In a bayou somewhere in southern America, 6-year-old girl Hushpuppy (Quvenzhané Wallis) lives with her father Wink (Dwight Henry) in a self-sustaining community called the Bathtub. Living outside of the western world, they learn to survive together, battling against the elements and hunting for food. For Hushpuppy, affectionately dubbed "boss lady" by her father, every day is like a holiday.
However, when Wink's health begins to deteriorate and a storm strikes the Bathtub, Hushpuppy quickly begins to see her universe unravel. She's fascinated by nature and life, often pressing her ear against animals in search of a heartbeat, so the prospect of her world collapsing sends her active imagination running wild.
Ice caps collapse as water levels rise and giant aurochs stampede through the community as rickety shacks begin to fall. "The whole universe depends on everything fitting together just right," she observes. "If one piece busts, even the smallest piece, the whole universe will get busted."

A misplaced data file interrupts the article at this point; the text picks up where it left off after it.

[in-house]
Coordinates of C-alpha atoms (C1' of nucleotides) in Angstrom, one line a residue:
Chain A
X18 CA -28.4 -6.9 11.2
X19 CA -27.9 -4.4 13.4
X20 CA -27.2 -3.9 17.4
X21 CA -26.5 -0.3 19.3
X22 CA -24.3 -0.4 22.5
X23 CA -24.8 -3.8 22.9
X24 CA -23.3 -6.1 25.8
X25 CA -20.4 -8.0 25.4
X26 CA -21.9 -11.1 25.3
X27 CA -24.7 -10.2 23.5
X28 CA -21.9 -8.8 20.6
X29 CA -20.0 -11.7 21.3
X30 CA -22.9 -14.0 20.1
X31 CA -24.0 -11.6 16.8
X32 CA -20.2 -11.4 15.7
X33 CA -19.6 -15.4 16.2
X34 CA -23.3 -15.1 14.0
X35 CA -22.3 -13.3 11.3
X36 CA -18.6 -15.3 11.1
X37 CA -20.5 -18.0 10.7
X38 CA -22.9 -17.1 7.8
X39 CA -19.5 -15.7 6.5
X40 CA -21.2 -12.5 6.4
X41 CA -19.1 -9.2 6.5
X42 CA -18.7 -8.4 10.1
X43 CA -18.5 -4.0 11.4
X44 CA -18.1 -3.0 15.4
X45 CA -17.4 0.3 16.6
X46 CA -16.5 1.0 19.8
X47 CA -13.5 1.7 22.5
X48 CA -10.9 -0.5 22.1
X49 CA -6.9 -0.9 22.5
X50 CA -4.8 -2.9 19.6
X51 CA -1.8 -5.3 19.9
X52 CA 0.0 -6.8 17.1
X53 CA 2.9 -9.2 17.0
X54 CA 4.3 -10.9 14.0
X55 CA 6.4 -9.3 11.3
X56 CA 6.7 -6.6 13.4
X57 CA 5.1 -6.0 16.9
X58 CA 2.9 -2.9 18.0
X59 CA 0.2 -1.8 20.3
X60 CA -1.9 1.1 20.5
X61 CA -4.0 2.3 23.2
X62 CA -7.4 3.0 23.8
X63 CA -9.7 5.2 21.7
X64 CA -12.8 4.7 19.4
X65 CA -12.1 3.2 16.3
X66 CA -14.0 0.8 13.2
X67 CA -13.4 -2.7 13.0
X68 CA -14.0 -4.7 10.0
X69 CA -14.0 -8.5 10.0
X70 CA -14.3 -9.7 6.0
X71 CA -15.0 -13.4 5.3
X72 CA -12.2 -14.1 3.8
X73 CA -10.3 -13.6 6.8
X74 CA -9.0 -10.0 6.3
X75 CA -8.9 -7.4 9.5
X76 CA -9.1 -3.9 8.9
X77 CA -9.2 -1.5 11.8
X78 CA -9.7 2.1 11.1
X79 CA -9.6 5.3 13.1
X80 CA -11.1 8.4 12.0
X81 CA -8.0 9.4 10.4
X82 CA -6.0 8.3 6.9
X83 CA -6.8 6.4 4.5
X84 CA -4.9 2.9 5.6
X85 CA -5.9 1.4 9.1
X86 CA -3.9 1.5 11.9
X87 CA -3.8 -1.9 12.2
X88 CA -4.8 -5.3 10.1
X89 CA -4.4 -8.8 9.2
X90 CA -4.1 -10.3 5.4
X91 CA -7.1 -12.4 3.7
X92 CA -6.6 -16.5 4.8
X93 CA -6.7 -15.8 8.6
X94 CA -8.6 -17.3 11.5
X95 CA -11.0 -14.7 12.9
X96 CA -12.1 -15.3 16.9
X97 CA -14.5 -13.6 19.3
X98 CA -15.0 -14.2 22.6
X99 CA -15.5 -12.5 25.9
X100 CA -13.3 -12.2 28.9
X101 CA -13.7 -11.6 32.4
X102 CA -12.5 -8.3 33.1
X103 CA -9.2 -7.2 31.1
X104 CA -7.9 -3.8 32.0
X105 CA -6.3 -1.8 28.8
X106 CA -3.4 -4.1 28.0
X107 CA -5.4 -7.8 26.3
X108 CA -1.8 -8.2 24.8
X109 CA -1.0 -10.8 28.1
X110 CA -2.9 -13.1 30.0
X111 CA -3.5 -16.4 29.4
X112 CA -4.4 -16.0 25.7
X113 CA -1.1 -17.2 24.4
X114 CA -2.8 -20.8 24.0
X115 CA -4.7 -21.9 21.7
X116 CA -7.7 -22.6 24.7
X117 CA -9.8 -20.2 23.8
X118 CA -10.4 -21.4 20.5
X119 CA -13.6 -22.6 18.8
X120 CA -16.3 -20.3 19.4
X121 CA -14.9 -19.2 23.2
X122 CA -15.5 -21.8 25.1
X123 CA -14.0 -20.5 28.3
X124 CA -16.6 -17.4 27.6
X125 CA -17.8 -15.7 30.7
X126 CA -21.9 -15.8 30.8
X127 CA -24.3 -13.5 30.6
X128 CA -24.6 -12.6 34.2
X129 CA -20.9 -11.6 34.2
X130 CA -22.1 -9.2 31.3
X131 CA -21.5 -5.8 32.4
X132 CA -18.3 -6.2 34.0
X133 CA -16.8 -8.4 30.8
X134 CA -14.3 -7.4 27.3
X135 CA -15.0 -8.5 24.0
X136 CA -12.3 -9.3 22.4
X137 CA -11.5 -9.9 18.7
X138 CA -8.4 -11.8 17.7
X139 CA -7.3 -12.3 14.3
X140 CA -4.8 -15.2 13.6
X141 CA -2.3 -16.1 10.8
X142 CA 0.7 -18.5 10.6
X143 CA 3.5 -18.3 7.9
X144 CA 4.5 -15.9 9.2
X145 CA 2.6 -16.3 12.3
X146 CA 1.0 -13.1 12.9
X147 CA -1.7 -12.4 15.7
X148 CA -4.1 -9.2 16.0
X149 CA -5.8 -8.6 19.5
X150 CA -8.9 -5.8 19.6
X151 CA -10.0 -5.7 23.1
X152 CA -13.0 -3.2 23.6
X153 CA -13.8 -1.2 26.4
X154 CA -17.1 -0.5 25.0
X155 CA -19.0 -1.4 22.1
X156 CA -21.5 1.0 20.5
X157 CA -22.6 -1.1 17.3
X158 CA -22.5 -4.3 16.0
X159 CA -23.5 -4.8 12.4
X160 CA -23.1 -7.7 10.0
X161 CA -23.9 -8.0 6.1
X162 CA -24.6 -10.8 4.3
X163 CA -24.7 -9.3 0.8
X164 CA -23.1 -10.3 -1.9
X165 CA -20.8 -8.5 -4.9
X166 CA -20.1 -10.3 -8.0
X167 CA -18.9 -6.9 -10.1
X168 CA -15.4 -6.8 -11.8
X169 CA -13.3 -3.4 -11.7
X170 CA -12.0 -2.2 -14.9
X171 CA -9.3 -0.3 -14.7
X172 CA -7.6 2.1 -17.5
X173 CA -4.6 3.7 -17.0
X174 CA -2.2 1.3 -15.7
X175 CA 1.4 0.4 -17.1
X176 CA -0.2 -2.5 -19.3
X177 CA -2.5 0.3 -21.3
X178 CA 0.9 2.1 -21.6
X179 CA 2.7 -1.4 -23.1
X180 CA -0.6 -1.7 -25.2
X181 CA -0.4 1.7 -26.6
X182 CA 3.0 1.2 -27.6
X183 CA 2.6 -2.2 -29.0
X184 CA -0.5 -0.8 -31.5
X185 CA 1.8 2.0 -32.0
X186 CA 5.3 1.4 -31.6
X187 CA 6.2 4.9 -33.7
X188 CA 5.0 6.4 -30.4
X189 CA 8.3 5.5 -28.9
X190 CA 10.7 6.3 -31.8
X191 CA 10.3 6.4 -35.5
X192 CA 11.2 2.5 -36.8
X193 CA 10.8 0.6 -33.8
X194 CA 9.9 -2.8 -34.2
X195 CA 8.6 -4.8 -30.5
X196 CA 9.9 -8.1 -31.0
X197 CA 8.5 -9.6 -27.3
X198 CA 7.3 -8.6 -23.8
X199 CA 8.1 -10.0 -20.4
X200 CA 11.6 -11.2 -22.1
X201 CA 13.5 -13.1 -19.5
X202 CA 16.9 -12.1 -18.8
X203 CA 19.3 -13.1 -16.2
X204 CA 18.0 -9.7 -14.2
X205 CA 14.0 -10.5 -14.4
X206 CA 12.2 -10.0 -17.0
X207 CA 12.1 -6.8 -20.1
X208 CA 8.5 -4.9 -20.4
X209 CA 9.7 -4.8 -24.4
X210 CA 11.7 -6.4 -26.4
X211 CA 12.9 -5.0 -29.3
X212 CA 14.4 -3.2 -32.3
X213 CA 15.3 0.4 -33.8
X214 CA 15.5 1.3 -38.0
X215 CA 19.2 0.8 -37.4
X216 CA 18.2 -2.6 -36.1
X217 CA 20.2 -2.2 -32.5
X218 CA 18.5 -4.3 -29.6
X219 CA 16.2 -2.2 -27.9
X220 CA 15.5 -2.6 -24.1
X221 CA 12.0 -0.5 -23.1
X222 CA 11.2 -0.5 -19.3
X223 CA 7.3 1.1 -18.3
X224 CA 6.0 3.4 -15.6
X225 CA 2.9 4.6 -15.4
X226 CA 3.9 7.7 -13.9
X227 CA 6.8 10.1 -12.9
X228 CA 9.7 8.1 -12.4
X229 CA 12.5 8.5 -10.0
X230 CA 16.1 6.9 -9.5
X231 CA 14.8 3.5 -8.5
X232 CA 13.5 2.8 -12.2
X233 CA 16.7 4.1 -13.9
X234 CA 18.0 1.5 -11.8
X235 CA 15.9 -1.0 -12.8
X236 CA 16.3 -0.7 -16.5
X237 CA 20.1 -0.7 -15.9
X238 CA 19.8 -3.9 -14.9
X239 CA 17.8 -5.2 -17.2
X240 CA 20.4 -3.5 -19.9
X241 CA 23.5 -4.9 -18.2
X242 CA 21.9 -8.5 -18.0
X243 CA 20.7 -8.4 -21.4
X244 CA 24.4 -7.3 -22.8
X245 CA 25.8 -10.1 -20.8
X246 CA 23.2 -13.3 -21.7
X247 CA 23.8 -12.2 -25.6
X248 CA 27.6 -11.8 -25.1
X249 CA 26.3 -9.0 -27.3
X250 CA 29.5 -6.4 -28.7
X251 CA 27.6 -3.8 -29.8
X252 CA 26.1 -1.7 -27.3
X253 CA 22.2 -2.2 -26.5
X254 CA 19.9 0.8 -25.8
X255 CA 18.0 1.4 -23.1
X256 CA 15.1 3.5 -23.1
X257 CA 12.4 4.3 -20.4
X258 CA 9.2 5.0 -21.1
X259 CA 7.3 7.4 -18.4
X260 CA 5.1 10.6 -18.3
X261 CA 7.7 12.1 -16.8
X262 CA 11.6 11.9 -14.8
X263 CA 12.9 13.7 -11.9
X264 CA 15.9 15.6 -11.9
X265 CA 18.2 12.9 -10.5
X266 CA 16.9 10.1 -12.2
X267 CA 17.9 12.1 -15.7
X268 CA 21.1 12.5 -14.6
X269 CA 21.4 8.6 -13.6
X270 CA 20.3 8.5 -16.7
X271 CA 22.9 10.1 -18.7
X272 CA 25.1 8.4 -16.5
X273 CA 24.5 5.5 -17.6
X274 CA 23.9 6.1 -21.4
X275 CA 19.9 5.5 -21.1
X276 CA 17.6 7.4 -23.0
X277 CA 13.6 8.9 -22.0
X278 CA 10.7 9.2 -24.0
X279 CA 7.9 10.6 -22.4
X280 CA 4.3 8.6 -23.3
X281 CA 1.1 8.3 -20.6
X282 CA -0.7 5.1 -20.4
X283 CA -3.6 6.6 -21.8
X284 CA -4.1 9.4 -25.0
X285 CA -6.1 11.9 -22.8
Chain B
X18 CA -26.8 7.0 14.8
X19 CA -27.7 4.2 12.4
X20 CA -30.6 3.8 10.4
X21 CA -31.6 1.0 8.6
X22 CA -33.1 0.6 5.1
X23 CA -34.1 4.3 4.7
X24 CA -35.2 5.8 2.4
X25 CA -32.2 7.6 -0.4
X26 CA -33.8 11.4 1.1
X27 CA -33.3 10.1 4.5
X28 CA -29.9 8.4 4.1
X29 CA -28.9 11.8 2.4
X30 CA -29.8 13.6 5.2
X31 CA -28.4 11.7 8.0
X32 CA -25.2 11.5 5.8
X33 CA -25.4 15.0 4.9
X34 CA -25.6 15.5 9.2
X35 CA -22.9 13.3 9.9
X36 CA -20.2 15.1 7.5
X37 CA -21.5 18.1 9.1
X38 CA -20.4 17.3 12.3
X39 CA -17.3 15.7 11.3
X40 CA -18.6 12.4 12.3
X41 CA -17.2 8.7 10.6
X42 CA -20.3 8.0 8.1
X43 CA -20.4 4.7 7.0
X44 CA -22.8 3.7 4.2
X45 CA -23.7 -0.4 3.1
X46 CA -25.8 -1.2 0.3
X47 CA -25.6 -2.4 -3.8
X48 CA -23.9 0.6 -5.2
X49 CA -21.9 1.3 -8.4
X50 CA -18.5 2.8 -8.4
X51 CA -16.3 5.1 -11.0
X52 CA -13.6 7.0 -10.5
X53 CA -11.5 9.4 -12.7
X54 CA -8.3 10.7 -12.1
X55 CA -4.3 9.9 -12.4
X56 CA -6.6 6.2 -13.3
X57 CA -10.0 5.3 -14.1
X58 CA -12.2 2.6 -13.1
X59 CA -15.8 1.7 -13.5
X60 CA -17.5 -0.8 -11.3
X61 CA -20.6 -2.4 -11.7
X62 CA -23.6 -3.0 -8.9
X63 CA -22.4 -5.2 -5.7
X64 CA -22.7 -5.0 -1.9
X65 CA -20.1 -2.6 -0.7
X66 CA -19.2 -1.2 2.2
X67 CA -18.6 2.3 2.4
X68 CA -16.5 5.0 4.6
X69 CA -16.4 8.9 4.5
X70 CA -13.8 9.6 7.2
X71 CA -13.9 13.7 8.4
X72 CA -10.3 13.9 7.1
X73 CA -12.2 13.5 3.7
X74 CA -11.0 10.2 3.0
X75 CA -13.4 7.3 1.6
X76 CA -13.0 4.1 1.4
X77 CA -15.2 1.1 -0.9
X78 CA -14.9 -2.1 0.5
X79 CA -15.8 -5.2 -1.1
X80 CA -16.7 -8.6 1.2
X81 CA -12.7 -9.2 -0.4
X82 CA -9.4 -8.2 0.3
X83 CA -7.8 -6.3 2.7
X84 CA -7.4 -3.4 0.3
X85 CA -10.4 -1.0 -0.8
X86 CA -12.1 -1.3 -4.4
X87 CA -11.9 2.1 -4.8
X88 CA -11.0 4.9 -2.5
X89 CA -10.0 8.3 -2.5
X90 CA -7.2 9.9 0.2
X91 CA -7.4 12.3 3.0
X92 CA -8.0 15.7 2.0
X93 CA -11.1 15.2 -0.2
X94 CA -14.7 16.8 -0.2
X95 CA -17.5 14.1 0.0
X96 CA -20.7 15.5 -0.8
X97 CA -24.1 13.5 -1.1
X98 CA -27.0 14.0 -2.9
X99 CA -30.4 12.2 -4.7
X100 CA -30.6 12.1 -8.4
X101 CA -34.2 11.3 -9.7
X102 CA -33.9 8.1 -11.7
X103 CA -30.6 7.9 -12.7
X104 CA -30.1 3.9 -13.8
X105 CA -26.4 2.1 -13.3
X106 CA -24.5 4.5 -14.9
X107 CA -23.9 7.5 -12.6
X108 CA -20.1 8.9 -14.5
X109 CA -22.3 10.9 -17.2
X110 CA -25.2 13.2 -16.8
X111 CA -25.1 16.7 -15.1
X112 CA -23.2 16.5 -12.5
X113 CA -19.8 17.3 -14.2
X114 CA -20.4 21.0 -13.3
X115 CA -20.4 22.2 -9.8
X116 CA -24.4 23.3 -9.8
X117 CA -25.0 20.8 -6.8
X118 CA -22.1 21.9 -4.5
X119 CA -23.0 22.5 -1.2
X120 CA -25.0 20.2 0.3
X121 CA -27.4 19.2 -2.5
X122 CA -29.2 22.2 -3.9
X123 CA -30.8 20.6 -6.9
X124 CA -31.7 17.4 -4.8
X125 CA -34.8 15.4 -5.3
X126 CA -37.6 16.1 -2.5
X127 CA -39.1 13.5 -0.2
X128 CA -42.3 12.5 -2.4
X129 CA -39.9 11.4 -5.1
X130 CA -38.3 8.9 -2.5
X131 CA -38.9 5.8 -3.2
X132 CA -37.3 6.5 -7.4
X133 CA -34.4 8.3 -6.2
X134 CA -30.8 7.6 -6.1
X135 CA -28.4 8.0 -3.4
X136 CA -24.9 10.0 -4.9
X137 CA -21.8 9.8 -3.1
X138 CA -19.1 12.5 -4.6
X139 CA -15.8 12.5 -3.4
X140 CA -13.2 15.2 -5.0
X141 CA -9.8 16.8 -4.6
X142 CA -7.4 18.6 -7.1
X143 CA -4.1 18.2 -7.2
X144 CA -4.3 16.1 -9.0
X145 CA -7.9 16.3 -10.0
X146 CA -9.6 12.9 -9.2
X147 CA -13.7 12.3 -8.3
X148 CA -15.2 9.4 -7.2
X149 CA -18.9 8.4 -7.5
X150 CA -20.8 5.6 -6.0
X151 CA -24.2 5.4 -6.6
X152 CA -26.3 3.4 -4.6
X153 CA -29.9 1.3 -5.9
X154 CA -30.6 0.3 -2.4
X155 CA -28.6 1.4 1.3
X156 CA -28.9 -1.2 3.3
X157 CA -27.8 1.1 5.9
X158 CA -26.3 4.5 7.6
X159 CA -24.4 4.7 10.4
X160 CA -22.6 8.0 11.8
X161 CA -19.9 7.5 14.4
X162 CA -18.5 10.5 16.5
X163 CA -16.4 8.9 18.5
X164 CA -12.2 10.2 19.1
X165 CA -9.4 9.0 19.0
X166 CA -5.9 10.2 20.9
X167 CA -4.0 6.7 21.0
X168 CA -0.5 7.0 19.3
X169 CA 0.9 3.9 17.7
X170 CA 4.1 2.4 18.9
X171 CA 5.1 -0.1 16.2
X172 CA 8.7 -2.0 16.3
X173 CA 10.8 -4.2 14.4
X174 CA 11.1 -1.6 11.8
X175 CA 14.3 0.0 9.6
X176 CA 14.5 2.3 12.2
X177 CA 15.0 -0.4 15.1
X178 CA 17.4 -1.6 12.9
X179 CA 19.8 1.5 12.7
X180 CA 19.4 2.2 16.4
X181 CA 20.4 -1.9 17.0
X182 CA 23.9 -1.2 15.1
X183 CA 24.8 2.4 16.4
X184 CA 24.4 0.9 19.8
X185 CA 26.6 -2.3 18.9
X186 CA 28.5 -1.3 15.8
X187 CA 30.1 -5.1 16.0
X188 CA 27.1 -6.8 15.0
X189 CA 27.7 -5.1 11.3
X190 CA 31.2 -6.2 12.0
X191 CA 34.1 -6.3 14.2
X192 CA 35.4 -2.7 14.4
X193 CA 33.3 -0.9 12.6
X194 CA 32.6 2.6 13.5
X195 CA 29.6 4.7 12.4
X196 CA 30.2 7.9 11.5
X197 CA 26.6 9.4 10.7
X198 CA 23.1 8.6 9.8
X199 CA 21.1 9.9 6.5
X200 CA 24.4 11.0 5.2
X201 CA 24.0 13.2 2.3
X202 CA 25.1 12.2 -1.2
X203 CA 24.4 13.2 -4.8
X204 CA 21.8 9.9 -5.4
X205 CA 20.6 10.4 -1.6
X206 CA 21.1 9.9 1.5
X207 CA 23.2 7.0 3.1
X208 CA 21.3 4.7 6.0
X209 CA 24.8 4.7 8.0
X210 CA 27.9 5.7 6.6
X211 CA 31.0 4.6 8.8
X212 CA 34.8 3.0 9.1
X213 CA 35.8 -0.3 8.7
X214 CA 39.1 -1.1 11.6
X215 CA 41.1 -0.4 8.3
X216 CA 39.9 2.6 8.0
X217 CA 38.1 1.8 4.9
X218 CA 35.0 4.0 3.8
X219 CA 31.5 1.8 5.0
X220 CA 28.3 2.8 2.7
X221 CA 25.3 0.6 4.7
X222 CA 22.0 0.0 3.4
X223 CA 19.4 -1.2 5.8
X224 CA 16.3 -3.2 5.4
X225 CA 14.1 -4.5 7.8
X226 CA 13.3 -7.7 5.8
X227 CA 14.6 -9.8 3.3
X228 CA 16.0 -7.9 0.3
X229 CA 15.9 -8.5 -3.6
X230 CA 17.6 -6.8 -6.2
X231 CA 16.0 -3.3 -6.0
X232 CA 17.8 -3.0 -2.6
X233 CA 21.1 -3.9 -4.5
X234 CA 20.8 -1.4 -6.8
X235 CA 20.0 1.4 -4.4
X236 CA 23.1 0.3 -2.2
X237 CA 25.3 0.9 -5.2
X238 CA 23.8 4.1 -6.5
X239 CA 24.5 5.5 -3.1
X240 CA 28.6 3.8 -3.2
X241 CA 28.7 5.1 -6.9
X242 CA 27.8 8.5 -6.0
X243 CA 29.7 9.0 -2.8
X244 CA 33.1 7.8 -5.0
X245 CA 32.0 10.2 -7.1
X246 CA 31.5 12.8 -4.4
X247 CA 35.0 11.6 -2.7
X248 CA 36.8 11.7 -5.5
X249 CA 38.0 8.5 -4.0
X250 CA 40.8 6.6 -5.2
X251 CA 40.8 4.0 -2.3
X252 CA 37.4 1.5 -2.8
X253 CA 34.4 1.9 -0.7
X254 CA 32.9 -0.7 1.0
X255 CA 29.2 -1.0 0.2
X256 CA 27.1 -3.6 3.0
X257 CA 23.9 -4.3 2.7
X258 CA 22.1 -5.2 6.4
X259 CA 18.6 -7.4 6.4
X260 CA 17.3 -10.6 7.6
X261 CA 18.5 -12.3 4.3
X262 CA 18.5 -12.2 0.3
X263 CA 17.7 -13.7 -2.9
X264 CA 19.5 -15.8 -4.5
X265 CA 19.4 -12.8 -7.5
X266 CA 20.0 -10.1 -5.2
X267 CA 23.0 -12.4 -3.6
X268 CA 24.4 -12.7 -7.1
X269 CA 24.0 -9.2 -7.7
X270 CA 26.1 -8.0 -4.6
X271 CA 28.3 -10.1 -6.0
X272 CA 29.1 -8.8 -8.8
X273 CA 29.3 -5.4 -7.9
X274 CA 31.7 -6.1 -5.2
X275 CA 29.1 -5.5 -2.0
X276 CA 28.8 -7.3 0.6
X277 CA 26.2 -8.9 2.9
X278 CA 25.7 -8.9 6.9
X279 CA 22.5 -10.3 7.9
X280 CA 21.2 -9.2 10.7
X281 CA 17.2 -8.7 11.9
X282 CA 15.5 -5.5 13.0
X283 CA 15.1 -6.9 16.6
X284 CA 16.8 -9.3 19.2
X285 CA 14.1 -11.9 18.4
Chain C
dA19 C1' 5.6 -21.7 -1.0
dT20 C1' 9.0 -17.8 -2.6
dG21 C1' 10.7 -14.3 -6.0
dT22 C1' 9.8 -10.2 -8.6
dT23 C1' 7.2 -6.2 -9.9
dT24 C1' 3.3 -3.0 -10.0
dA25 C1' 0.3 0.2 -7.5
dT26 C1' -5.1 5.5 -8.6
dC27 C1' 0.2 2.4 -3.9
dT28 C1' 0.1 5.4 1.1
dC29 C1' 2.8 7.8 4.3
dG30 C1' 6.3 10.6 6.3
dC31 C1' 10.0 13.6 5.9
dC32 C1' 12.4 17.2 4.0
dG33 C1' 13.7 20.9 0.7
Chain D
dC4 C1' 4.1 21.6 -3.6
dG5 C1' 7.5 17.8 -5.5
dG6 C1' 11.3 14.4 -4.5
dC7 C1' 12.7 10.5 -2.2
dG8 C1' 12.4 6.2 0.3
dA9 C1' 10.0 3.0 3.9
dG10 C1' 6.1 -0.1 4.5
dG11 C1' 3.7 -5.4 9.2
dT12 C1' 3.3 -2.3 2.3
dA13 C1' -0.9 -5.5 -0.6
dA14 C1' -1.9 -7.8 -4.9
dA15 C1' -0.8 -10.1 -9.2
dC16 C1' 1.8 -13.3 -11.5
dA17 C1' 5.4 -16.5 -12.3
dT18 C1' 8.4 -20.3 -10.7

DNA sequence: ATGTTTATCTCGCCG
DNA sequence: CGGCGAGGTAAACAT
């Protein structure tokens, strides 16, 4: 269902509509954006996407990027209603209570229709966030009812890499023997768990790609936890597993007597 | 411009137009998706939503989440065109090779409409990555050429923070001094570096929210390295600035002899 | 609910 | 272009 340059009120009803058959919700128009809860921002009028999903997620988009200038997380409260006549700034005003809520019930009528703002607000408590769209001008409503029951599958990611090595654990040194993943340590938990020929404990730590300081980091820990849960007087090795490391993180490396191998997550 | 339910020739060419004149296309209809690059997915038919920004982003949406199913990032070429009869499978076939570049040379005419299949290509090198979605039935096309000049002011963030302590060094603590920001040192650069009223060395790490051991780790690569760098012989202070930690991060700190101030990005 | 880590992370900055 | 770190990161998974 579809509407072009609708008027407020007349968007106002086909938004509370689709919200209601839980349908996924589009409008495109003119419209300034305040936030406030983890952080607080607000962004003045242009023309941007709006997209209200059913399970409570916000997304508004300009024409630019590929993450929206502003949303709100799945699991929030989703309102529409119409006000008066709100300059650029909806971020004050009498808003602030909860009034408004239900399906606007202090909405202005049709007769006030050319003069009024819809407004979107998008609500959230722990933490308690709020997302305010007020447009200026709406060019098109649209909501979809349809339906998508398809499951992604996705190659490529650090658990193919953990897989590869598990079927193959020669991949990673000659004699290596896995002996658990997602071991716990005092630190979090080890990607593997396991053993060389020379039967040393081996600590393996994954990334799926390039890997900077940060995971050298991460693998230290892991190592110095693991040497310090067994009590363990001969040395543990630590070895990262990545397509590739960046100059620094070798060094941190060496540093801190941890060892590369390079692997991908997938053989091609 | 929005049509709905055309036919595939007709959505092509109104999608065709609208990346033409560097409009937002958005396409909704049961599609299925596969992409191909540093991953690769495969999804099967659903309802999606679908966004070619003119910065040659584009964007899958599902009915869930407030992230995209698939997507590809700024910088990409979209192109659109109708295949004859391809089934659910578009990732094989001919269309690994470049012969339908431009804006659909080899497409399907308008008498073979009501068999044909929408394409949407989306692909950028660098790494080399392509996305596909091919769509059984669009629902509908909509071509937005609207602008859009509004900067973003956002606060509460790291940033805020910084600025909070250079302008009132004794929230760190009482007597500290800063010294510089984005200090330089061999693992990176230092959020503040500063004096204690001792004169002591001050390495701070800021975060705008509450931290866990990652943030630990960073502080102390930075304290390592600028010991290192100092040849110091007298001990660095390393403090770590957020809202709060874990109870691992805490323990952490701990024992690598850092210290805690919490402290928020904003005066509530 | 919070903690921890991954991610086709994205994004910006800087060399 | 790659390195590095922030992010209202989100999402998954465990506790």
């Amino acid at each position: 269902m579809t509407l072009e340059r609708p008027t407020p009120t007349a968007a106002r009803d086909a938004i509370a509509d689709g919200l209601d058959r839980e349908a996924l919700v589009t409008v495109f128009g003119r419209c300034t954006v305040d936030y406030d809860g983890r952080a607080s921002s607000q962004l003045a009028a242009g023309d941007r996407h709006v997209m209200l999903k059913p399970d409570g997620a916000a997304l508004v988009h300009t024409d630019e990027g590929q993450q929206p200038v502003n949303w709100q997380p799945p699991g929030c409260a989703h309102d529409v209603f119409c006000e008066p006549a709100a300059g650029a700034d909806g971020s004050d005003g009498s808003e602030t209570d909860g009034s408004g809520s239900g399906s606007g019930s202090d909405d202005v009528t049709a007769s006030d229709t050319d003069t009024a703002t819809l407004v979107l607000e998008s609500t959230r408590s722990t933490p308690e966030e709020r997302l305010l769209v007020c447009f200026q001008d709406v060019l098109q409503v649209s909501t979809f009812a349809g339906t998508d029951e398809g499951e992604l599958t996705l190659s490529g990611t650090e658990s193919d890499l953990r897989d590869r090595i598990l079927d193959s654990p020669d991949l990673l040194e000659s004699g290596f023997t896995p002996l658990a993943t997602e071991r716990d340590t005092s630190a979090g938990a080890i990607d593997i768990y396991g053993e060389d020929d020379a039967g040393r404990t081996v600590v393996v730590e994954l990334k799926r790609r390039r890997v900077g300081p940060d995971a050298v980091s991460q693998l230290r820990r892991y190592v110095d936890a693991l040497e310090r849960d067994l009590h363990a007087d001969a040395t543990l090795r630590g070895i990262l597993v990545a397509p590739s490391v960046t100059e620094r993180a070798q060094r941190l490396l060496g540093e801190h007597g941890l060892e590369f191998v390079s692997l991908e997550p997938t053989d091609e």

The spine-tingling score, which wouldn't seem out of place on an Arcade Fire album, is also the perfect accompaniment as Beasts of the Southern Wild gently cajoles your emotions.
For all James Cameron's bluster about 3D's power to transport audiences, here is a movie that's able to effortlessly create a vivid cinema landscape without using the most expensive equipment in the toy box.
Newcomer Quvenzhané Wallis is the heartbeat of Beasts, delivering a captivating performance in her first acting role. Her voiceover narration lends the film a storybook quality, perfectly complimenting the character's wide-eyed spirit, playful humour and plucky courage. Huge credit should also go to Dwight Henry for establishing a seemingly unbreakable rapport with his co-star. Remarkably, Henry ran a bakery across the street from the Beasts casting crew before winning the role. Both leads, who've since nabbed roles in Steve McQueen's Twelve Years a Slave, give performances worthy of serious awards attention.
Beasts of the Southern Wild is a flawless debut feature, and one that lingers on the mind long after it's over. It's brief at 90 minutes, but for a film so slight it cleverly articulates ideas about man's relationship with nature, the fragile ecological environment and childhood wonder. The cruelness of mortality also weighs heavy on Beasts's mind, but despite all that it's a hugely uplifting and inspiring work.
Beasts is an extraordinary, deeply moving film that's one of the best of 2012. When the end credits roll - just like Hushpuppy - you'll feel like the king of the Bathtub.
Photo gallery - BFI London Film Festival in pictures: